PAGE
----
Local Spotlight: Kelly Peters and Sarah Sanders bring public art, creative space to Base Village
Snowmass Village welcomes creatives to the community, Peters and Sanders say
It didn’t take long for Kelly Peters and Sarah Sanders to become friends — “best friends,” Sanders says — while collaborating on the creation of the Selfie Den, now open in The Collective in Base Village.
The two Snowmass Village locals work in Base Village: Peters, an artist, runs Straight Line Studio, an art gallery and studio space; Sanders manages events, activations and operations for The Collective and Base Village Plaza.
So when the opportunity arose to reimagine the ball pit in The Collective as a new (and decidedly more COVID-19-safe) experience, they put their heads together and came up with The Selfie Den. Thanks to several weeks of 12- to 15-hour days sourcing materials and working with local contractors to build a space that Peters said is “truly like nothing in the valley.”
The curated rooms and backgrounds are primed for selfie-taking from a distance, featuring upcycled materials and work from Peters and other Roaring Fork Valley creators like floral artist Ali Cranford of Indigenous Design.
“There’s art, there’s vibrancy, there’s energy, there’s all this stuff going on there. And everyone’s like, ’what the heck is this?’” Peters said. “This is our baby concept coming to fruition.”
“It was a labor of love from all of our friends and support system to come in and help us,” Sanders added. “This space is already kind of weird and wonky and creative and fun.”
Snowmass Village is a town primed for experiences like this one, Sanders and Peters said.
The town and Base Village developer East West Partners were supportive during the development process for the Selfie Den without a lot of “red tape,” Sanders said. That open-mindedness “allows room for creativity” and creates opportunities “to pitch really cool ideas and have them be possible,” she said.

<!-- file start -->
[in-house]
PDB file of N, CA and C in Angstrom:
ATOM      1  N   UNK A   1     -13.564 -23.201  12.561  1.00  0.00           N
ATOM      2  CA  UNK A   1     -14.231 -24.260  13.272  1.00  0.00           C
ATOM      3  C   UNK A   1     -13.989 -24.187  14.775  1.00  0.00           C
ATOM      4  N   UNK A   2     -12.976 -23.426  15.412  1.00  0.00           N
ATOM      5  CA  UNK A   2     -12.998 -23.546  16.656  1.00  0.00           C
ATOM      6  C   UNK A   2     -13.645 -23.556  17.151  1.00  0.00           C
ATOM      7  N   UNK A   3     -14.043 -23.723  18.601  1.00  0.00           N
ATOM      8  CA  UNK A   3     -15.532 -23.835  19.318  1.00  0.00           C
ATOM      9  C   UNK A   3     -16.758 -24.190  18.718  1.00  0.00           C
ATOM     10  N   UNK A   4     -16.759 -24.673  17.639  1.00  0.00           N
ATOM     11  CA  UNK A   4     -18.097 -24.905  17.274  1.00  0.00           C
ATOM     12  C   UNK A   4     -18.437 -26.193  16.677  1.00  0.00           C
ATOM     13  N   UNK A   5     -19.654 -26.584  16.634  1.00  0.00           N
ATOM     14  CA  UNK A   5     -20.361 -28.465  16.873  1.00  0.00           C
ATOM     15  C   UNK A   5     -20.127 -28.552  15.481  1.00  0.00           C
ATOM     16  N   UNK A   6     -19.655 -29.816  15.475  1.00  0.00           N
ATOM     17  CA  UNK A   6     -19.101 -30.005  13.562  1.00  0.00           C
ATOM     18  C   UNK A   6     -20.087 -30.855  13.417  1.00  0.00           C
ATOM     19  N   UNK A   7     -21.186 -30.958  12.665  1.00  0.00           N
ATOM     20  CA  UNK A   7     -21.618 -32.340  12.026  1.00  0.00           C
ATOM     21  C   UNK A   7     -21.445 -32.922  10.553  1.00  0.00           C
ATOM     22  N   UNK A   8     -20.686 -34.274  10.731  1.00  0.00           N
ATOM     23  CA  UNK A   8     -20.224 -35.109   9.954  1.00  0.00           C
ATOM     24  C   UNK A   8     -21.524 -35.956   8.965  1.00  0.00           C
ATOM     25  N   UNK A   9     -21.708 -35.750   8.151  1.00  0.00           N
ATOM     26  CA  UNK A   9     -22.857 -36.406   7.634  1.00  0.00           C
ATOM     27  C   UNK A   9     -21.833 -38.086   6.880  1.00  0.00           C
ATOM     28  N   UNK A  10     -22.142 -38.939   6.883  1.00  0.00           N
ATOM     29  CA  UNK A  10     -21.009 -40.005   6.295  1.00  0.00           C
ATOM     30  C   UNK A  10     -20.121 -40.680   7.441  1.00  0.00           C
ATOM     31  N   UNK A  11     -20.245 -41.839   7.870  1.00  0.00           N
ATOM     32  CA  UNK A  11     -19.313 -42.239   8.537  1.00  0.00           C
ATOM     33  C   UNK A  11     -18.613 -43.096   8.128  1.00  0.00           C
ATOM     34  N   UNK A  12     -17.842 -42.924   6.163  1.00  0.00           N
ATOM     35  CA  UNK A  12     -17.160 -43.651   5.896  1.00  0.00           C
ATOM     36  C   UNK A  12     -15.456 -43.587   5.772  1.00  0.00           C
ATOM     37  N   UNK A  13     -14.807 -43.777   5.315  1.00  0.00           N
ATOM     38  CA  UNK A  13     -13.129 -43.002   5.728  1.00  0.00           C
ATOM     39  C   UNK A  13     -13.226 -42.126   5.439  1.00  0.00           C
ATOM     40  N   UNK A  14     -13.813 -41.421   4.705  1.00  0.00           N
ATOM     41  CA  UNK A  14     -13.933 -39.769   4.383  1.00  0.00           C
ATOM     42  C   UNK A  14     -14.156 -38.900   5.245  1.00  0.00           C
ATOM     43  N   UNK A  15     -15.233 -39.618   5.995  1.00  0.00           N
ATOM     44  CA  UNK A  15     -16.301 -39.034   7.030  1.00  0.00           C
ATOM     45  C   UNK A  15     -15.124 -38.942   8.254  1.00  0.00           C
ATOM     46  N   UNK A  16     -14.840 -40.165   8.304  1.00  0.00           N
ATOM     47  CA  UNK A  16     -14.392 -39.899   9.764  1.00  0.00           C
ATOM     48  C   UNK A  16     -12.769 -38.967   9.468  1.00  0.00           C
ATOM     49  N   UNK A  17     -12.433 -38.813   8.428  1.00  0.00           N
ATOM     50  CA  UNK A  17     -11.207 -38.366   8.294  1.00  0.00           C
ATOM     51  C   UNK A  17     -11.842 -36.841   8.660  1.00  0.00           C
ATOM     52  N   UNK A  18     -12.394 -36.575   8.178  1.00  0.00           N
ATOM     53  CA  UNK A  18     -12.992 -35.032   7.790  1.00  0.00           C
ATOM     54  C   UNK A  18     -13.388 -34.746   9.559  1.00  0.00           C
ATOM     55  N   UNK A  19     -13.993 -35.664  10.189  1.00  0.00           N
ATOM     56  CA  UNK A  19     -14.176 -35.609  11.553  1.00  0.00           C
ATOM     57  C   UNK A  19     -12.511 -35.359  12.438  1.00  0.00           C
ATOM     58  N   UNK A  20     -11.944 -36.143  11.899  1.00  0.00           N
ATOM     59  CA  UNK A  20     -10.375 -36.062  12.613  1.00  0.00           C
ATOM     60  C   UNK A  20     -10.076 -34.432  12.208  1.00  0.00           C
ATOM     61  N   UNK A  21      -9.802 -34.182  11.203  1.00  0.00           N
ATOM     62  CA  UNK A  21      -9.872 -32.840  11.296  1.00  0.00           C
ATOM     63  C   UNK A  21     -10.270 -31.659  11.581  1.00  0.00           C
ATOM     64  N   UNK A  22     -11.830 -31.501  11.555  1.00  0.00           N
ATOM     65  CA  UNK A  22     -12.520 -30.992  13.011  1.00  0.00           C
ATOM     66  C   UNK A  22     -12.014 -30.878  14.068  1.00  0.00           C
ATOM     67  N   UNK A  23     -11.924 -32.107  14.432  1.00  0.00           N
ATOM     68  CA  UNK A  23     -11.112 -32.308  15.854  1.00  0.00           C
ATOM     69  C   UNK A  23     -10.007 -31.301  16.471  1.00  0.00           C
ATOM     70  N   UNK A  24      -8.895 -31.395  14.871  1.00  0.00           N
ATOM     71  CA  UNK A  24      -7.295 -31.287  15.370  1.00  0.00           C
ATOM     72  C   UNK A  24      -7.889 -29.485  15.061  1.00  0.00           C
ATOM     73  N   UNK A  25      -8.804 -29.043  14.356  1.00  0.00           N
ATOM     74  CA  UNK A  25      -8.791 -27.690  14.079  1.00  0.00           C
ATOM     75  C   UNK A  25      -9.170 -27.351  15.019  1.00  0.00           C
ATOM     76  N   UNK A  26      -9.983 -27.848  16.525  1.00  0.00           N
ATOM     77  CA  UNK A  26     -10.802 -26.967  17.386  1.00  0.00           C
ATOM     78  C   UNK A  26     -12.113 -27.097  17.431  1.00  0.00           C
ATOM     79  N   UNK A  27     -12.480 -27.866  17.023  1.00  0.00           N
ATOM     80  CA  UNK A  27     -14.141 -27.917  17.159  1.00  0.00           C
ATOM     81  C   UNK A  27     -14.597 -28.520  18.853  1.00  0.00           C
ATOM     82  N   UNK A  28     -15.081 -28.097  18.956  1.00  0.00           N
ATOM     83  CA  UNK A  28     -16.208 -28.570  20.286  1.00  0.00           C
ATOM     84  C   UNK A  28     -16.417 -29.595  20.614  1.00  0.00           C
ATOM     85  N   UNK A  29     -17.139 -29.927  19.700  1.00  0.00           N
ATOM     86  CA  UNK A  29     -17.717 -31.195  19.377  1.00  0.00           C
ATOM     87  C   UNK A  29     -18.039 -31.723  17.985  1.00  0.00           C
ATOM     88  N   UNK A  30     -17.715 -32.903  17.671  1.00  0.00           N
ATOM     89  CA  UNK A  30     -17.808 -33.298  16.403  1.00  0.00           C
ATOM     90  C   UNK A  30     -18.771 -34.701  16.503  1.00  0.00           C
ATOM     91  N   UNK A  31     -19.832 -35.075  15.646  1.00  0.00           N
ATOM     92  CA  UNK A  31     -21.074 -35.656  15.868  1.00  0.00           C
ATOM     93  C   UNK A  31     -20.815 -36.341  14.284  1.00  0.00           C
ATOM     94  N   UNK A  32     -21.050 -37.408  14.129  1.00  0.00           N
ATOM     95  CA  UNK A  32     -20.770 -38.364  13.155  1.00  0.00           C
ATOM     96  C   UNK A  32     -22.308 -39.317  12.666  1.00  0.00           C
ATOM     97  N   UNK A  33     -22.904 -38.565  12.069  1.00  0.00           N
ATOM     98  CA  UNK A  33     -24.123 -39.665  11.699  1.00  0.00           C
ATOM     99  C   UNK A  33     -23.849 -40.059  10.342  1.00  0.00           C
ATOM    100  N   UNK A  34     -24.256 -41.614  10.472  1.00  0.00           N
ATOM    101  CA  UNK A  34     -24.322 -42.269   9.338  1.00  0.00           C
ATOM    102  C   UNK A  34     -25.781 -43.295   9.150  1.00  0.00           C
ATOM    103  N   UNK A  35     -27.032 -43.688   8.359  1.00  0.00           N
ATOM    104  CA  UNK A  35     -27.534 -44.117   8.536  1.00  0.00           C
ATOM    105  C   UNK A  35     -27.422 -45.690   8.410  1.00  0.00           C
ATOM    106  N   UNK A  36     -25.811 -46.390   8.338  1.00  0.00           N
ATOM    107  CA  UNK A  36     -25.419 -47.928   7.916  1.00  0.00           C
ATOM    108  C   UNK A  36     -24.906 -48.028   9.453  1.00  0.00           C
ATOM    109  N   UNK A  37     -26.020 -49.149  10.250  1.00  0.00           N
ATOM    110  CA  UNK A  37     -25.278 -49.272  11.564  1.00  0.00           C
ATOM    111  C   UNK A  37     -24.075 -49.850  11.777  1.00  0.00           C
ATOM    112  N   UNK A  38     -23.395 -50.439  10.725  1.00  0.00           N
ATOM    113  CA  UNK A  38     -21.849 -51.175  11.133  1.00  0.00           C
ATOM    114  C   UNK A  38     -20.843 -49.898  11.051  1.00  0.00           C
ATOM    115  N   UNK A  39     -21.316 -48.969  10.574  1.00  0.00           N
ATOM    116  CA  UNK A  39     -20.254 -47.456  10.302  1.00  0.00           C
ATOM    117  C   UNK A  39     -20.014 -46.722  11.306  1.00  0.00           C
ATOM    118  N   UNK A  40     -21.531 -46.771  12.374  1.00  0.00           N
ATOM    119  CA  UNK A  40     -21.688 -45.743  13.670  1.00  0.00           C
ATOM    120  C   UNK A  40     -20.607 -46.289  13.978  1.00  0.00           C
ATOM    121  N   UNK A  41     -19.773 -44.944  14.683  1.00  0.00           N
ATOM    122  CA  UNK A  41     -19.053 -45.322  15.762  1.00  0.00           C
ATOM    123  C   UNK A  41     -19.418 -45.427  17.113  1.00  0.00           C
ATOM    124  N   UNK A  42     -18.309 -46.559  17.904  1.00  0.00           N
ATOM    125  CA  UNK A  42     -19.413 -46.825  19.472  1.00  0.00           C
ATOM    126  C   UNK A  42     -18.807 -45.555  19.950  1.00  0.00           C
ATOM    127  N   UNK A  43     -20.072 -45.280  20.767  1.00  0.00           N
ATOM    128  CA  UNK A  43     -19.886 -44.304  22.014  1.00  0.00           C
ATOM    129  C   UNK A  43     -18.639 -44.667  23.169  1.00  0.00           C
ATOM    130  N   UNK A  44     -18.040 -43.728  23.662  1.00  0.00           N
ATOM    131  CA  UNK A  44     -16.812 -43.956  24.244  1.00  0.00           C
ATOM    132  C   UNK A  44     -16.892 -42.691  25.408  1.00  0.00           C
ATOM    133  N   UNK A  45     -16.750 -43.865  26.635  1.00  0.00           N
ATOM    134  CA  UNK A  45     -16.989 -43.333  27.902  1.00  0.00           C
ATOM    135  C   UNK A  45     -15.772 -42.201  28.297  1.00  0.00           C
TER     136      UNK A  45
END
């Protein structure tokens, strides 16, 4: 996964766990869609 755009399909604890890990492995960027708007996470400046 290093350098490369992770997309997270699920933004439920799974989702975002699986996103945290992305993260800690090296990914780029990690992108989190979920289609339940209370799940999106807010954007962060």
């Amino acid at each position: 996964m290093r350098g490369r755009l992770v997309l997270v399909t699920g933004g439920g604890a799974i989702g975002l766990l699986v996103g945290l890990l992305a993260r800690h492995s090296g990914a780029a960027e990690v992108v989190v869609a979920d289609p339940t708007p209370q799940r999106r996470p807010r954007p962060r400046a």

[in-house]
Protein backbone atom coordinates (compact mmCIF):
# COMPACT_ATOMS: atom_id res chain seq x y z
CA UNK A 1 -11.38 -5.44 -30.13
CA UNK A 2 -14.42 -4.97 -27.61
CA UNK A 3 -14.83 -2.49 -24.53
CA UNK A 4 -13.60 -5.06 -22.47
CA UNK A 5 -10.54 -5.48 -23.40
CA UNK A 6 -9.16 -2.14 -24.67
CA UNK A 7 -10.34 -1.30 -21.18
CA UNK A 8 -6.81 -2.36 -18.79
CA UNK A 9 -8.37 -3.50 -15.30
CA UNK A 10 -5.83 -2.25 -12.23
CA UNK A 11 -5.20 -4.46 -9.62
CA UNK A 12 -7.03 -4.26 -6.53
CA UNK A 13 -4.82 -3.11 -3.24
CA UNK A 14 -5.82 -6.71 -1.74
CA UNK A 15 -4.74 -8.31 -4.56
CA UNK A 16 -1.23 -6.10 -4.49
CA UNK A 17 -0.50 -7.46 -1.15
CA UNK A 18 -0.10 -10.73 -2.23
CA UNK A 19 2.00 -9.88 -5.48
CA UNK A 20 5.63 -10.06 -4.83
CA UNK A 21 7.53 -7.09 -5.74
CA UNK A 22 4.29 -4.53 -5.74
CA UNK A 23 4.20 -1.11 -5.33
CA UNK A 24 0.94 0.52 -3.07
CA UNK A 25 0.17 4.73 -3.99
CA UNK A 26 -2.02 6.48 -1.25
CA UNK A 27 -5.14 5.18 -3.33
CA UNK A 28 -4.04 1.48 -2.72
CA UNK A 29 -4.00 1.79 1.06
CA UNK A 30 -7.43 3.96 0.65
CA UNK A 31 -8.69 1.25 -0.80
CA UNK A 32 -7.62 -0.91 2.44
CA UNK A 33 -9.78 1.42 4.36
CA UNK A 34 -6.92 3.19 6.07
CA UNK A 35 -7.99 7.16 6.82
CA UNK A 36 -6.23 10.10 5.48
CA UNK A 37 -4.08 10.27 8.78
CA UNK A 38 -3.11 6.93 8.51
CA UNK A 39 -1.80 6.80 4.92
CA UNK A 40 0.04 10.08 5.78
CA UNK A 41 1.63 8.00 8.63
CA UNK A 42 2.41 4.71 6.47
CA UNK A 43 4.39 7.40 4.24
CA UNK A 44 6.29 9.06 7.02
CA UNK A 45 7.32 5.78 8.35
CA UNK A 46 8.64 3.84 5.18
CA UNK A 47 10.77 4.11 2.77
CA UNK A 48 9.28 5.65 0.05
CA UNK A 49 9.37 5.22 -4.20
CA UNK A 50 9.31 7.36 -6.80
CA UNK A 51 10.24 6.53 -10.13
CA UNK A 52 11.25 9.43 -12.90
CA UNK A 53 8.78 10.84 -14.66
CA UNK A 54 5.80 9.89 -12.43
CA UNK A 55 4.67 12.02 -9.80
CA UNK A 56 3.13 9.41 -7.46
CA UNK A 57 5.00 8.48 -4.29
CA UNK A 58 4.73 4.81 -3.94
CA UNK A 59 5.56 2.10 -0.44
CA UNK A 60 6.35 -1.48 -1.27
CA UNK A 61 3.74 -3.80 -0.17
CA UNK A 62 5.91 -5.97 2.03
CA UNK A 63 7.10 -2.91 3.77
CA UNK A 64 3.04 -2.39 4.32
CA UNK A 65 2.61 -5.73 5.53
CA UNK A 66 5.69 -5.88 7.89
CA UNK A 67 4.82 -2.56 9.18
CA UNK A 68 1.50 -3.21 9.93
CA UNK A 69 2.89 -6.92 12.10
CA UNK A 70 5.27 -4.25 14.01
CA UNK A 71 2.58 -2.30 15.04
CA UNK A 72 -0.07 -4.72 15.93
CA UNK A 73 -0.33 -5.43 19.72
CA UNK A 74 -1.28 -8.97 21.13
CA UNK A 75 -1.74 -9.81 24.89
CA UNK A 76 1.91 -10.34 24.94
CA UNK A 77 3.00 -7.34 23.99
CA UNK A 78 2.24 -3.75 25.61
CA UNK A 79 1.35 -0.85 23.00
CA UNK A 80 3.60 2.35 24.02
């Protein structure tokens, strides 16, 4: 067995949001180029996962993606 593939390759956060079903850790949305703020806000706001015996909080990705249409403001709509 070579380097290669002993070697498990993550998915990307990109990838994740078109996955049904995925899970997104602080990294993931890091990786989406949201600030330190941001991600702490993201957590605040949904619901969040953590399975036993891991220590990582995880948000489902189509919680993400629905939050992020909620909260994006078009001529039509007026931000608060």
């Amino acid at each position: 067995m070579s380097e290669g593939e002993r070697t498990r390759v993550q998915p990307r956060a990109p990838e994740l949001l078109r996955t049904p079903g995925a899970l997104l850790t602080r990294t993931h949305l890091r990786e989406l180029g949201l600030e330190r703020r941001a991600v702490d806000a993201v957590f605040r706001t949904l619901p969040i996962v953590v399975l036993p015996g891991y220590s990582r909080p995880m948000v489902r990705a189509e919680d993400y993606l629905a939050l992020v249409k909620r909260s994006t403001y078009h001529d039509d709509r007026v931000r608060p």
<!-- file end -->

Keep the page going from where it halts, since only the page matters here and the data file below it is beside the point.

“The coolest thing about Snowmass is that they’re so open to this, and I think we don’t see that in a lot of mountain towns, and they’re ready to let artists come in and actually display (their work),” Peters said. “Everybody’s looking towards a unified goal of success and livelihood and energy in Base Village and the Mall and connecting, so it’s cool to see everybody kind of on the same page. I think that’s probably a pretty unusual thing.”
That’s good for local artists, too, they said: spaces like The Collective and Peters’ Straight Line Studios offer a community space where artists can meet one another, gain exposure and attract new clients while getting paid for their work.
“It’s so good to bring local artists together because a lot of us don’t have a platform to really exist with each other,” Peters said. “It’s opening up opportunities that people didn’t know existed.”
The Collective, too, has a similar effect: it’s “designed to be a community space to showcase and help elevate our local artists in our community,” Sanders said.
Developing creative spaces in Snowmass Village has an added benefit for the whole Snowmass Village community, they said: access to art classes at Peters’ studio and to public art in spaces like the Collective helps provide a sense of release and connection even in stressful times.
“I think now, more than ever, people need human connection, they need something to get out of their head,” Peters said. “The arts are an absolute treasure to our mental health, and having people experience these things is seriously so crucial right now. People need to remember that, because just getting that little bit of a high and release from making something is really important.”
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The Aspen Music Festival’s Harris Hall recitals and “Met: Live in HD” broadcasts will run in February and March, with tickets on sale Thursday, Jan. 27.